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Serum antibodies to strains of avian paramyxovirus and flavivirus were detected in little blue penguins sampled at Port Campbell and Phillip Island, Victoria, Australia. No antibody to Newcastle disease virus (NDV) was detected in 267 sera collected, although one penguin captured for experimental studies had a hemagglutination-inhibition antibody titer of 24 to this virus. Experimental studies showed that the avian paramyxovirus designated APMV-IM and strain V4 of NDV were non-pathogenic for penguins, although the penguins could have been previously infected with these or similar virus strains. A flavivirus designated Saumarez reef virus, and an unnamed virus isolated from ticks on Macquarie Island, Southern Ocean were pathogenic causing disease and mortality in penguins inoculated with the viruses.
Carp pox, a putative viral disease exotic to North America, occurred in golden ide 1 yr after the fish were imported into the United States from the Federal Republic of Germany. The raised, white, plaque-like lesions, which occurred on about 5% of the fish, healed spontaneously and caused no mortality. Electron micrographs showed herpesvirus-like particles associated with lesion specimens; however, no infectious viruses were detected in tests with seven warmwater fish cell lines.
Experimental infections with Yersinia pestis were followed in groups of rock squirrels. Development of coagulopathy and pneumonia were observed in 2–4% and 11–12% of the test animals, respectively. Susceptibility to experimental infection was heterogeneous with some animals surviving inoculation with large numbers of organisms and others succumbing after inoculation with small numbers. Production and longevity of serum antibody titers, as measured by passive hemagglutination tests, were variable as well, and apparently unrelated to dose. The data presented attest to the need for care in interpreting serologic test results for individual animals.
The dot blot assay, modified and adapted for detection of antigens from Vibrio anguillarum in fish tissues, was specific for V. anguillarum and did not react with antigens of V. ordalii, Pseudomonas sp., or Yersinia ruckeri. The blot assay enabled detection of as little as 2.3 ng of a mixture of protein antigens obtained from cell-free extracts of V. anguillarum; it was about 100 times more sensitive than either the indirect fluorescent antibody technique or bacterial isolation for detecting V. anguillarum in fish tissues.
Infection with Sarcocystis (Protozoa: Sarcocystidae) was diagnosed in 130 of 153 (85%) samples of muscle from mule deer around Bozeman, Montana. Three structurally distinct mature and microscopic sarcocysts with characteristic cyst walls were found. Cyst walls of type I sarcocysts were about 2 μm thick and had characteristic inverted tee-shaped villar projections; these cysts were considered to be S. hemionilatrantis Hudkins and Kistner, 1976. Cyst walls in type II sarcocysts were thick-walled (about 7 μm) and their villar projections were 6.7 × 1.1 μm. The core of the villar projections consisted of granular material and some filamentous structures. Bradyzoites were 11.6 × 2.8 μm and were tightly packed in compartments. Cyst walls of type III sarcocysts were also thick-walled (about 9 μm) but the villar projections were 8.5 × 4.7 μm. Bradyzoites were 13 × 3.3 μm and were loosely arranged in compartments.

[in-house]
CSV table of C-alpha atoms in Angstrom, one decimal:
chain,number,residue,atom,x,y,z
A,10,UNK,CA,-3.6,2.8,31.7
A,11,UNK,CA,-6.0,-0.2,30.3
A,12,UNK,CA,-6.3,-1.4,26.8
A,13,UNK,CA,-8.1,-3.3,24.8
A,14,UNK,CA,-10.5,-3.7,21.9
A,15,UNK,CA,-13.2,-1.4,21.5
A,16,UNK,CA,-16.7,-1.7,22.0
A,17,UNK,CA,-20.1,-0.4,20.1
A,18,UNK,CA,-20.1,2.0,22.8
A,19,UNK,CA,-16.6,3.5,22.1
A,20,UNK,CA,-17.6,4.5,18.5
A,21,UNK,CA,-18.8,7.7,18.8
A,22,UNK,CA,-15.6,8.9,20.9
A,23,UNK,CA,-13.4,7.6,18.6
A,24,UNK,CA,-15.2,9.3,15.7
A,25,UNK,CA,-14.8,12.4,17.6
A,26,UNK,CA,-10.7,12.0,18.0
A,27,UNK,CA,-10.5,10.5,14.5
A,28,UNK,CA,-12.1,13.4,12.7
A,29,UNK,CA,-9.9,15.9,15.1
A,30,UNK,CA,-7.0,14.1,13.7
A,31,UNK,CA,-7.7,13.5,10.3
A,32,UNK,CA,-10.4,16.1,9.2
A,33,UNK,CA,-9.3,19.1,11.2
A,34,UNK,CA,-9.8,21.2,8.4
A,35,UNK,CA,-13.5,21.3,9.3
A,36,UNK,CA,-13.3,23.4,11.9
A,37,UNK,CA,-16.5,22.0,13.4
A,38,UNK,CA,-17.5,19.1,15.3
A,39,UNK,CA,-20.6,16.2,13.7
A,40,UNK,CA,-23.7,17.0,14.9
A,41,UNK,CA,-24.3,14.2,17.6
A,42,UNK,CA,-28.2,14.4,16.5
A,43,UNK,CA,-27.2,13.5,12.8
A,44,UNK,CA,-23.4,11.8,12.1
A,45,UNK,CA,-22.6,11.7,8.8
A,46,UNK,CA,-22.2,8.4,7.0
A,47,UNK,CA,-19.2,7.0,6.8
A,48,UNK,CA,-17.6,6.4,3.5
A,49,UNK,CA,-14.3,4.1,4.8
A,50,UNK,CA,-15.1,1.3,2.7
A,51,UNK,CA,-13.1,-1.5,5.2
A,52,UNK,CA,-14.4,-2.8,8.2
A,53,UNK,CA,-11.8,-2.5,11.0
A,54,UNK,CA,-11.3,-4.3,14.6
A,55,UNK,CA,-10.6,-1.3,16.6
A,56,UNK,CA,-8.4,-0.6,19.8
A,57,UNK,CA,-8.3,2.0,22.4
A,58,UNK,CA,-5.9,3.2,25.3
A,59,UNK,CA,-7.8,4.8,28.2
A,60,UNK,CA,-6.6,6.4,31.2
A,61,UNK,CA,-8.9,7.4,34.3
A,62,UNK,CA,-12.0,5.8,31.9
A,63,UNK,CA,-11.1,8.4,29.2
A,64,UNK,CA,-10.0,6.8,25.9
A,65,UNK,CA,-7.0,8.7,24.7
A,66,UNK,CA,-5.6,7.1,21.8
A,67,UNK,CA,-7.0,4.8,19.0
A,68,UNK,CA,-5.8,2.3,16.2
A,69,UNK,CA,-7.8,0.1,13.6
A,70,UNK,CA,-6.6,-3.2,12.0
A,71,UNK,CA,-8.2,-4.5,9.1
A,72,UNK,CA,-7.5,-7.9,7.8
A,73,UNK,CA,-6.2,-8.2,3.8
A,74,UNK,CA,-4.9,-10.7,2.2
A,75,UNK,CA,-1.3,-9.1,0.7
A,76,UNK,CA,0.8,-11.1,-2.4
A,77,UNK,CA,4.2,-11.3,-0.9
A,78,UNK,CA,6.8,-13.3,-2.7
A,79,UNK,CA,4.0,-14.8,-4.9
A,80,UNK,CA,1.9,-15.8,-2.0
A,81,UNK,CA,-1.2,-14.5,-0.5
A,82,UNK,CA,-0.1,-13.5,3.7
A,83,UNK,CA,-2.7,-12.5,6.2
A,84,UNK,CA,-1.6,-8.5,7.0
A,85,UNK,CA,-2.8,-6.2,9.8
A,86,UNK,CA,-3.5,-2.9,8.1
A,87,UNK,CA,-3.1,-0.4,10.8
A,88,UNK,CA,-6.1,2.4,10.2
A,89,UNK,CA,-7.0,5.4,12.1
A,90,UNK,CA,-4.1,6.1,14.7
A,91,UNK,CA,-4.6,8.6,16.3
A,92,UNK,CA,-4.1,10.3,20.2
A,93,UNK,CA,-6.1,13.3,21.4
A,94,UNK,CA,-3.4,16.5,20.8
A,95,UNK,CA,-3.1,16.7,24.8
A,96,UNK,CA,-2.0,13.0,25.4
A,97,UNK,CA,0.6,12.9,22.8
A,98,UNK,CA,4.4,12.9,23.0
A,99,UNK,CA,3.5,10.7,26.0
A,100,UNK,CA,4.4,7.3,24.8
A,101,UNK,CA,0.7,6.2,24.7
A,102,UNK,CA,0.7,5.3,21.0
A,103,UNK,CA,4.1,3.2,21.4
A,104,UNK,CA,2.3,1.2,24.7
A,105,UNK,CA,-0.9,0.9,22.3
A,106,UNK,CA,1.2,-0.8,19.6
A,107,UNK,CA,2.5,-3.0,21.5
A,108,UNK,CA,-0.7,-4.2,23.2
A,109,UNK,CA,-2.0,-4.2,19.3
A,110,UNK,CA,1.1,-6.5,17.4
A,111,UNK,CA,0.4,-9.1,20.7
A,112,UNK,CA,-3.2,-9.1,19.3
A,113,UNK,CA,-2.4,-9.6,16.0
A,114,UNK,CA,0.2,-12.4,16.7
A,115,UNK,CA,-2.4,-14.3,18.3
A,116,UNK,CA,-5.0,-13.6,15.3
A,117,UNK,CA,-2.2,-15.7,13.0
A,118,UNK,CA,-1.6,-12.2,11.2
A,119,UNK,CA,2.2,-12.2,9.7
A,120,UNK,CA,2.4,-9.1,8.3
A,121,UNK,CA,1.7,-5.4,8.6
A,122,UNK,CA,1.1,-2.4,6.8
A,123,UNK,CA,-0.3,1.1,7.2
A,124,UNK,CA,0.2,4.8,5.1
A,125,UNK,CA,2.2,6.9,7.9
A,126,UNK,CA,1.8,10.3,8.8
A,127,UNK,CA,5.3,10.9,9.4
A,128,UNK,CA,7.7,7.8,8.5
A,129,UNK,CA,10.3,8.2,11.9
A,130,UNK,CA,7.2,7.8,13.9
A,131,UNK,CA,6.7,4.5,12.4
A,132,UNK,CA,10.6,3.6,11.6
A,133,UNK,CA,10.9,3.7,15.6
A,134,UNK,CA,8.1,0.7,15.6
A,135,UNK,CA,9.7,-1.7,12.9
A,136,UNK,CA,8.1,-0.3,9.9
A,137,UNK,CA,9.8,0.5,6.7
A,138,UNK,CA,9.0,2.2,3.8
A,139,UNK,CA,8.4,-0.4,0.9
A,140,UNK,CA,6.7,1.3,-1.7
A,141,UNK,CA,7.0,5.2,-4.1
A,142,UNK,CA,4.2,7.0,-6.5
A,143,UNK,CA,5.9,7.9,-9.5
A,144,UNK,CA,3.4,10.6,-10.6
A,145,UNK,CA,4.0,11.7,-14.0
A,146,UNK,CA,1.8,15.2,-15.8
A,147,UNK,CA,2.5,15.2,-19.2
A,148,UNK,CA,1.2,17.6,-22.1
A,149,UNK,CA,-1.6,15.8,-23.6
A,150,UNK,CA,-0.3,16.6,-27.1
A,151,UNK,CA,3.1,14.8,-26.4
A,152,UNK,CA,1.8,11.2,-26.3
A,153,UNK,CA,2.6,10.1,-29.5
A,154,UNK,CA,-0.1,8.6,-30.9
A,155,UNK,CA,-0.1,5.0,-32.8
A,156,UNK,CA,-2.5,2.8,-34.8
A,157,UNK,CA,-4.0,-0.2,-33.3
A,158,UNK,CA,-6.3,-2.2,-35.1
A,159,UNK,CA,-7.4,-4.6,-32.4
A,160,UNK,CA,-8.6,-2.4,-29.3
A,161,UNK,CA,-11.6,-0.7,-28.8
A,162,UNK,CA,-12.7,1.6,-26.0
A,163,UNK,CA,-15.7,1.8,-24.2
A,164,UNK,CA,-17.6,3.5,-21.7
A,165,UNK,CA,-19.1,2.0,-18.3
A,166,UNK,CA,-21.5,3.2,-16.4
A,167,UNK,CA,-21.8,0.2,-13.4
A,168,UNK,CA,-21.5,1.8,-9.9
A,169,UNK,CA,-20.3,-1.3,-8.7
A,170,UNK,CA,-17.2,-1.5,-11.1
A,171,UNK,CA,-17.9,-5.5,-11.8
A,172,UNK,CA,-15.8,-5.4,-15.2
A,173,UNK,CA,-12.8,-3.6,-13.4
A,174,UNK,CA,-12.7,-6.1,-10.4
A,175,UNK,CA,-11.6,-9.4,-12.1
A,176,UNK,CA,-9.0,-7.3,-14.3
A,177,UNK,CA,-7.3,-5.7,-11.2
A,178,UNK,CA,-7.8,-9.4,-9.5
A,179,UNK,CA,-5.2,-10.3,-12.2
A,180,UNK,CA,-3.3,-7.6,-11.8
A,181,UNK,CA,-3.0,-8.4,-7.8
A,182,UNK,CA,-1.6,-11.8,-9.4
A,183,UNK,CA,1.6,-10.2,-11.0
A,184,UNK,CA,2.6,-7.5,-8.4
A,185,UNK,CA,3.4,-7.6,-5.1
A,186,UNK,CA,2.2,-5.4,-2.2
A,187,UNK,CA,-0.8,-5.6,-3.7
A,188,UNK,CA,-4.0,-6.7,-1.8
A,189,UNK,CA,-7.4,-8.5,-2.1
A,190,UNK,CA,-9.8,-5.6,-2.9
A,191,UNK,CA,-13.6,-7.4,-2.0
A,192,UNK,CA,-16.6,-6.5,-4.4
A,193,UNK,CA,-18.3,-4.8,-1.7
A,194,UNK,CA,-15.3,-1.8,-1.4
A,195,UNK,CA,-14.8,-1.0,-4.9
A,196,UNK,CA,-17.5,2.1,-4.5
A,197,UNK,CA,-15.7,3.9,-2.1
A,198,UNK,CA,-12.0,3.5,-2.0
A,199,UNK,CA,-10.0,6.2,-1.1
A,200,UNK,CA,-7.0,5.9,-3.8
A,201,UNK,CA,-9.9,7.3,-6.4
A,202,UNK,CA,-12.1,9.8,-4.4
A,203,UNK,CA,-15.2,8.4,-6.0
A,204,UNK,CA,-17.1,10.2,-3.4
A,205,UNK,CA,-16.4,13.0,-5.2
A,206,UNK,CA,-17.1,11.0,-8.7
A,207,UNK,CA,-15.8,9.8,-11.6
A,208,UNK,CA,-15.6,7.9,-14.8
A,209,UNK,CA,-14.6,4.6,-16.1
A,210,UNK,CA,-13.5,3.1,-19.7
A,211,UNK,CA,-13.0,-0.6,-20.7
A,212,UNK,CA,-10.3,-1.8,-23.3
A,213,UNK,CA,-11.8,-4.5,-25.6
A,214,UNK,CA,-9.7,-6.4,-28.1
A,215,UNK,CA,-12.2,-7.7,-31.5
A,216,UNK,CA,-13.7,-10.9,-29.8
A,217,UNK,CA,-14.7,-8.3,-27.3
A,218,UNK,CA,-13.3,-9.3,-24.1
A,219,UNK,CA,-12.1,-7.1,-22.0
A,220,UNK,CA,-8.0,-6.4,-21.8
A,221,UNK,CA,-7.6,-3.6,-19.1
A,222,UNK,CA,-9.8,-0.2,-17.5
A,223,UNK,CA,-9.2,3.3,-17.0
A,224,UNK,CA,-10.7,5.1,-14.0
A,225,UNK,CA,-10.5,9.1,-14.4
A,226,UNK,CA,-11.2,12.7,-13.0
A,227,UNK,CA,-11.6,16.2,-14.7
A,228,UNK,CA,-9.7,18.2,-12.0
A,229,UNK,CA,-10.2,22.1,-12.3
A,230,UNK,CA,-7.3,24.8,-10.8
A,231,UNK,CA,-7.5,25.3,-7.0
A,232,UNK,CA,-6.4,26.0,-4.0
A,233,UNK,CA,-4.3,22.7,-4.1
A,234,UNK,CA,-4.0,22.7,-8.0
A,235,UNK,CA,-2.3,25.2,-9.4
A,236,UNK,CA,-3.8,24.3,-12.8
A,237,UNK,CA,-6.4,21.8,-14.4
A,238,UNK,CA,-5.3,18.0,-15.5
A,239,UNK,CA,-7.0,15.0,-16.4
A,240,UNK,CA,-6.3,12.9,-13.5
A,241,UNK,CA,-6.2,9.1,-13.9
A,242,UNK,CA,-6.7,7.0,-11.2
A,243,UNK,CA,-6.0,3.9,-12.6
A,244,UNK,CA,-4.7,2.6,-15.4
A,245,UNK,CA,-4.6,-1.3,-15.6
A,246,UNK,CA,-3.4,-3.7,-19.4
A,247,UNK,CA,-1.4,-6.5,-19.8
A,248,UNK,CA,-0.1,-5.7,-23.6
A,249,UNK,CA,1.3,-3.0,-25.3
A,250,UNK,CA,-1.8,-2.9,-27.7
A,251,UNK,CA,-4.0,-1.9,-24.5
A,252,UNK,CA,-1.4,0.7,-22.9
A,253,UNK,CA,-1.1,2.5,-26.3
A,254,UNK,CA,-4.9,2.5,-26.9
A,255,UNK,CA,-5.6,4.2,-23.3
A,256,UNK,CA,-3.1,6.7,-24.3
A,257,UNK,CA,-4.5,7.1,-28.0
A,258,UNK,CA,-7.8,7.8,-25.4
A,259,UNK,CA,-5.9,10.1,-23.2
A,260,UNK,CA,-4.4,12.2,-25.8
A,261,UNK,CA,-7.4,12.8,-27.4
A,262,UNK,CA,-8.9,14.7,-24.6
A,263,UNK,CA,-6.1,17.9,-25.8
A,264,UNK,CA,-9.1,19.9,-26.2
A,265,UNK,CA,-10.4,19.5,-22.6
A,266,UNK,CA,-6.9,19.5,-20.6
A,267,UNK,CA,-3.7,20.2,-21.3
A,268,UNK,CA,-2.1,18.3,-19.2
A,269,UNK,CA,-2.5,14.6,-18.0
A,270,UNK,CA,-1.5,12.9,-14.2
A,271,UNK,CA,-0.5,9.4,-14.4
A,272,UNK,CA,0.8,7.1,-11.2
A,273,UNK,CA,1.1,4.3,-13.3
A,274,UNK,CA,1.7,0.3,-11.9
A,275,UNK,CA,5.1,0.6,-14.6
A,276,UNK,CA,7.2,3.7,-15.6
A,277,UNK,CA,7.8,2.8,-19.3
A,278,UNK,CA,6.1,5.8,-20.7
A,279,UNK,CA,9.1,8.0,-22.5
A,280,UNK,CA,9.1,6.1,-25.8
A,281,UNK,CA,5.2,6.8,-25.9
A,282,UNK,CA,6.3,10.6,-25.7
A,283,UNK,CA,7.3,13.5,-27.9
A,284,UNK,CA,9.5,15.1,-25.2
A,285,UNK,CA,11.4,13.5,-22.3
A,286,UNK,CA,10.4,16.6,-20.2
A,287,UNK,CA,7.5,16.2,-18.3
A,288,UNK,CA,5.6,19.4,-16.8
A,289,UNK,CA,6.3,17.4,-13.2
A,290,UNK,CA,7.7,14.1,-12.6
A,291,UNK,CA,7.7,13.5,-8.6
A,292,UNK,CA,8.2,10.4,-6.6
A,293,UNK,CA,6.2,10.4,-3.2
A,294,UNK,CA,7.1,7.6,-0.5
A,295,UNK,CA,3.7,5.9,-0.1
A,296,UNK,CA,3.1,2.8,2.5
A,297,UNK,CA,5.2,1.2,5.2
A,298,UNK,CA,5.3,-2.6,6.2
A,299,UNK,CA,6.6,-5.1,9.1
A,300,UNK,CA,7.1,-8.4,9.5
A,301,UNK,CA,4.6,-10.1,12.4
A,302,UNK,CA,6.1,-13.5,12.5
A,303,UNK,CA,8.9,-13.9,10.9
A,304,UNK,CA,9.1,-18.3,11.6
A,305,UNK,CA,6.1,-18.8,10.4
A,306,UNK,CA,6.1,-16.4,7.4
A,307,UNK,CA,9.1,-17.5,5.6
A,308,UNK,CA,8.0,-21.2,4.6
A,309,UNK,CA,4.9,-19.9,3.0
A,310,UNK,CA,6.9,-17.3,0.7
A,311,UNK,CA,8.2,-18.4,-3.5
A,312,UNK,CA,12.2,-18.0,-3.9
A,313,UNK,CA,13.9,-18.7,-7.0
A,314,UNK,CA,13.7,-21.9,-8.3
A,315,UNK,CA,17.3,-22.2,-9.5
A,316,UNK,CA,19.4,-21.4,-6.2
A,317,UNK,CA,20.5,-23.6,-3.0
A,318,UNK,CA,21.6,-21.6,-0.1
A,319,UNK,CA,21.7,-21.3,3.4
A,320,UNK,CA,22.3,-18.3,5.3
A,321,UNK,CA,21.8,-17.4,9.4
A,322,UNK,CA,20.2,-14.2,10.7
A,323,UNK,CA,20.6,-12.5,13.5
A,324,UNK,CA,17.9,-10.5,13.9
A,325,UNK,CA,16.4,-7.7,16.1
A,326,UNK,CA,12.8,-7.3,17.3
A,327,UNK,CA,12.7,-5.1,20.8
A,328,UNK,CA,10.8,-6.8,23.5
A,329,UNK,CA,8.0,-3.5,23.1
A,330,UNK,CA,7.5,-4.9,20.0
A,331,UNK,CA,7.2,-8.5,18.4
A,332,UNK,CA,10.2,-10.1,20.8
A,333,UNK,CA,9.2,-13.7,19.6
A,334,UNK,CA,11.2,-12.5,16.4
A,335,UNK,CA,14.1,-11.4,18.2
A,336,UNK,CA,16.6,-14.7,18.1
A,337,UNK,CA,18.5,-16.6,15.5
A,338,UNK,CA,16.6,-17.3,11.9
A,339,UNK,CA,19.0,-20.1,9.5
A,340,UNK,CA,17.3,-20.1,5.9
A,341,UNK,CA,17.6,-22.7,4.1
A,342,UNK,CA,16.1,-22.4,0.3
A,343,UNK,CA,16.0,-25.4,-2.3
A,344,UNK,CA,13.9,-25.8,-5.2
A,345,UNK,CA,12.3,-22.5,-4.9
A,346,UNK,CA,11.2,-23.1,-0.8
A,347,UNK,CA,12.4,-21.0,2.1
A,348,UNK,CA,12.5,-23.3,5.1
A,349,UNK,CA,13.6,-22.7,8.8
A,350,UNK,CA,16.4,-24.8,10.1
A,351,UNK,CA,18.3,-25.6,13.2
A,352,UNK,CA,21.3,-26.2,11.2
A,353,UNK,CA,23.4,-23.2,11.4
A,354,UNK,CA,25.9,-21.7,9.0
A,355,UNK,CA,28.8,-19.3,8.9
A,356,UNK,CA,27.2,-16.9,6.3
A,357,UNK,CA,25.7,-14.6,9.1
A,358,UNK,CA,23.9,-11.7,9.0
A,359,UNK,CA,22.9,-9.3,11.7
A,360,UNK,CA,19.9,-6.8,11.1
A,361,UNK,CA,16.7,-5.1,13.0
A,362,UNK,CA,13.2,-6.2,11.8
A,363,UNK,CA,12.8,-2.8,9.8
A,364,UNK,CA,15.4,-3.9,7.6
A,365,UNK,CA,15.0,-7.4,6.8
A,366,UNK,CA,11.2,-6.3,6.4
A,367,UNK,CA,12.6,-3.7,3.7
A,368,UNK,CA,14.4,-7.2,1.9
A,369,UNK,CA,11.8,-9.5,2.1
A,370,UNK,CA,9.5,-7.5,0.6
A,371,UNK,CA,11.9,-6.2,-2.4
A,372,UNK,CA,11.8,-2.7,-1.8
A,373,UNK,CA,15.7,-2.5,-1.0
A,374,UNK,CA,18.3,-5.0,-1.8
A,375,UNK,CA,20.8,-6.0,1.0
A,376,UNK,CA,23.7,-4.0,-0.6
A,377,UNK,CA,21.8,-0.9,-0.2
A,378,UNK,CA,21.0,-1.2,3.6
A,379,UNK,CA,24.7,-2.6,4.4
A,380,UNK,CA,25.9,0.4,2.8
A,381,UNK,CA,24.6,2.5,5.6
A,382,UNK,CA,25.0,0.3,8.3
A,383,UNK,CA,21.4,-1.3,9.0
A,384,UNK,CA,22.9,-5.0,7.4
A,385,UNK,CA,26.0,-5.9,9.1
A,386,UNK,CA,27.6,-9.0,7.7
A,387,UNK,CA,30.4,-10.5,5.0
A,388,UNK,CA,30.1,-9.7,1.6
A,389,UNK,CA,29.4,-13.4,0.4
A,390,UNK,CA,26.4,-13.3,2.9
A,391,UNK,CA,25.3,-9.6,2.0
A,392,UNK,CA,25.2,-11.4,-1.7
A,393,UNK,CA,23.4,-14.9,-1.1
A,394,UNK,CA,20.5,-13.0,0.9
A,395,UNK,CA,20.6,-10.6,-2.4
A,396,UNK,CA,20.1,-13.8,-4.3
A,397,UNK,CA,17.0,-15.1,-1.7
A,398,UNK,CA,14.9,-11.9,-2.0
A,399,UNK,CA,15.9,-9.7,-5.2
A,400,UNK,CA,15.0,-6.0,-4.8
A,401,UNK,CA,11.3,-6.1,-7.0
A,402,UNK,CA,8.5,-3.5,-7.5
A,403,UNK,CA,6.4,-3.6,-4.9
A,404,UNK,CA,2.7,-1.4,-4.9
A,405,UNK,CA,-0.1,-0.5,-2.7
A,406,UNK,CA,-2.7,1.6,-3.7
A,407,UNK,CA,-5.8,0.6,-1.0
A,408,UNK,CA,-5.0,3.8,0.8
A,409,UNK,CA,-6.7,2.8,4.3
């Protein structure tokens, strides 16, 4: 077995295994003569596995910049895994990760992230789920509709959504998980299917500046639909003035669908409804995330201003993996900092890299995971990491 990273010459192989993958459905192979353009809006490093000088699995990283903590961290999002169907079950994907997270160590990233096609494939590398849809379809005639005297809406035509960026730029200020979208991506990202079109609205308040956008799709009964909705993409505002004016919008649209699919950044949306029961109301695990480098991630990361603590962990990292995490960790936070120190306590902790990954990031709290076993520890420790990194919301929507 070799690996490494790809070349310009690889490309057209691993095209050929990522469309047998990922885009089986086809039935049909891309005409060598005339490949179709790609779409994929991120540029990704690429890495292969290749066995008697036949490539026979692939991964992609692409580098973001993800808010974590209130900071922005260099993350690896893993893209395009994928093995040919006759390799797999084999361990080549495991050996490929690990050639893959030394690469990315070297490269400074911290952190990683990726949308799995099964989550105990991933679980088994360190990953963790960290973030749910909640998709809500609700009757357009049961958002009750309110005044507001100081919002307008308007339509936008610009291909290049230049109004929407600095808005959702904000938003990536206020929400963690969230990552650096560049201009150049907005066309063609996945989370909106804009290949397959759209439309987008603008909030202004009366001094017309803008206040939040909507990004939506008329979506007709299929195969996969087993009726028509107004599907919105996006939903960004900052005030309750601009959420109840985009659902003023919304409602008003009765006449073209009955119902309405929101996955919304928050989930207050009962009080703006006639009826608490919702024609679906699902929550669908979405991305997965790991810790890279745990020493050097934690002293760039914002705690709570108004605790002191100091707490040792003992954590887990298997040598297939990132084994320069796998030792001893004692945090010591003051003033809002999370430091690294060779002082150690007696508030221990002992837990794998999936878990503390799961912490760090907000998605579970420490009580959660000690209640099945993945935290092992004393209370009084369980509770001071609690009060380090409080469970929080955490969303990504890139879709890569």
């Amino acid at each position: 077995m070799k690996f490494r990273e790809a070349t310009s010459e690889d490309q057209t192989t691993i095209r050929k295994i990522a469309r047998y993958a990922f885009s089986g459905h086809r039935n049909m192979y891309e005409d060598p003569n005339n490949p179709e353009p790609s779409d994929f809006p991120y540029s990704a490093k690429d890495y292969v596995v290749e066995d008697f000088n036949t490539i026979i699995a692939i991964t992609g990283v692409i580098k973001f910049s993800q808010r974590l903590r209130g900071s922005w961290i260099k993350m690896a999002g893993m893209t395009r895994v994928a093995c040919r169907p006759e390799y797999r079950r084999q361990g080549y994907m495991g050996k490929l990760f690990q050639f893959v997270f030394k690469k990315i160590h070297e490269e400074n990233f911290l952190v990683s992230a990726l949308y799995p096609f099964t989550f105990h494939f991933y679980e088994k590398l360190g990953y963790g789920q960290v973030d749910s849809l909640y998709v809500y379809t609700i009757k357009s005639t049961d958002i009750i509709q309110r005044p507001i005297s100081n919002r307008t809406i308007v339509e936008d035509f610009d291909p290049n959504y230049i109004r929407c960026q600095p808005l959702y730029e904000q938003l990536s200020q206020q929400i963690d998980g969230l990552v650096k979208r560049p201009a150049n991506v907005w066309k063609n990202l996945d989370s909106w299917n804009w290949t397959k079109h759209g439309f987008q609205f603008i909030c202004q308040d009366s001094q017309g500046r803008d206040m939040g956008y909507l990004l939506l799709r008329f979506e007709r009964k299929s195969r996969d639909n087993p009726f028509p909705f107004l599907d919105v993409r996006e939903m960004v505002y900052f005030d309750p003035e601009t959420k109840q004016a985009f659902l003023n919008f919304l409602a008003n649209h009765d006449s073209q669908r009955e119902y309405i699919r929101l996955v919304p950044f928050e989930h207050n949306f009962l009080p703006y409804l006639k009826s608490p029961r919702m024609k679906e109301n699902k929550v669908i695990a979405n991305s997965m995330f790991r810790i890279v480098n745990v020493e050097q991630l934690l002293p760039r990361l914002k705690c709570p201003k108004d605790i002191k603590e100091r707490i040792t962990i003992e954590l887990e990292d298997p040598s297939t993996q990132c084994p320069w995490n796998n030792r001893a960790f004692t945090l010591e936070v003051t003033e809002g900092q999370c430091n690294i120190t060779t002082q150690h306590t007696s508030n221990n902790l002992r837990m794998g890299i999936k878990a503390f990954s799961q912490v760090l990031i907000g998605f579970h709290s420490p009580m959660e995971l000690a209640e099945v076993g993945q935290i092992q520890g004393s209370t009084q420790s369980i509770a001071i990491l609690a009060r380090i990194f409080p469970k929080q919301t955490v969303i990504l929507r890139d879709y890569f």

Isolates of Trichomonas gallinae (Rivolta, 1878) from white-winged doves, Zenaida asiatica (L.), were transferred experimentally to young mourning doves, Zenaida macroura (L.). Twenty-three of 25 mourning doves developed infections with isolates of T. gallinae from 25 white-winged doves. In addition, eight of eight rock doves (Columba livia Gmelin) were infected with duplicate isolates. All infected recipient birds harbored avirulent isolates except for one mourning dove which died from extensive oral lesions. However, repeated attempts using this isolate of T. gallinae to produce lesions in additional recipients were unsuccessful. Despite the findings of this study, it was suggested that future dove management strategies consider the possibility of disease outbreaks involving white-winged doves and susceptible populations of mourning doves.
Five species of helminths were monitored in a population of snowshoe hares (Lepus americanus) near Rochester, Alberta, during 1961-1977. Prevalence of both Obeliscoides cuniculi and Protostrongylus boughtoni among young hares averaged about 50% by age 2 mo, then tended to level off. Prevalence of Taenia pisiformis (cysticerci) and Dirofilaria scapiceps rose more slowly, but continued to increase steadily beyond their mean levels of 8% and 1% at age 2 mo. There were well denned seasonal (within-year) cycles in prevalence of O. cuniculi and P. boughtoni that were generated evidently to a major degree by arrested development of larvae in fall and renewed development in late winter. It was hypothesized that renewed larval development was triggered (in February) in O. cuniculi by the seasonal rise of circulating pituitary gonadotropins, and (in April) in P. boughtoni by the seasonal rise of gonadal androgens and estrogens. Indices to gonadal hormone levels in hares indicated that these increased most rapidly among males, and may have accounted for the higher prevalences of P. boughtoni in males during April-May. Neither T. pisiformis nor D. scapiceps exhibited conspicuous seasonal changes in prevalence. Maximum prevalence of T. pisiformis was attained at about 1 yr of age, whereas D. scapiceps increased among adult snowshoes through age 2 yr before stabilizing. Long-term (between-year) changes in prevalence of O. cuniculi, T. pisiformis, and D. scapiceps were correlated significantly with the cyclic hare population which declined from a peak in fall 1961 to a low in 1965–1966, rose to another peak by fall 1970, and declined again to a low in 1975. There was no detectable time lag between this “10-yr” cycle in hare density and the cycles of parasite prevalence among juveniles (<1 yr of age). Among adult hares, the cycle of O. cuniculi prevalence was likewise synchronous with that of the hare population, but the cycles of D. scapiceps and T. pisiformis lagged by approximately 1 and 2 yr, respectively. This lag in T. pisiformis prevalence was largely inexplicable to us. Our data on P. boughtoni were not suitable for analyses of between-year trends; nor were those for the fifth helminth, Taenia serialis (coenuri), because mean prevalence was less than 1% among both juveniles and adults. An apparent decline in T. serialis after the early 1950's, and its continued scarcity thereafter, paralleled a major change in numbers of one important definitive host—the red fox (Vulpes vulpes). Lighter weights of young hares at age 37–96 days, and of adults and fully grown juveniles, were associated with P. boughtoni infections. There was no demonstrable relationship between snowshoe hare reproductive parameters and helminth parasitism.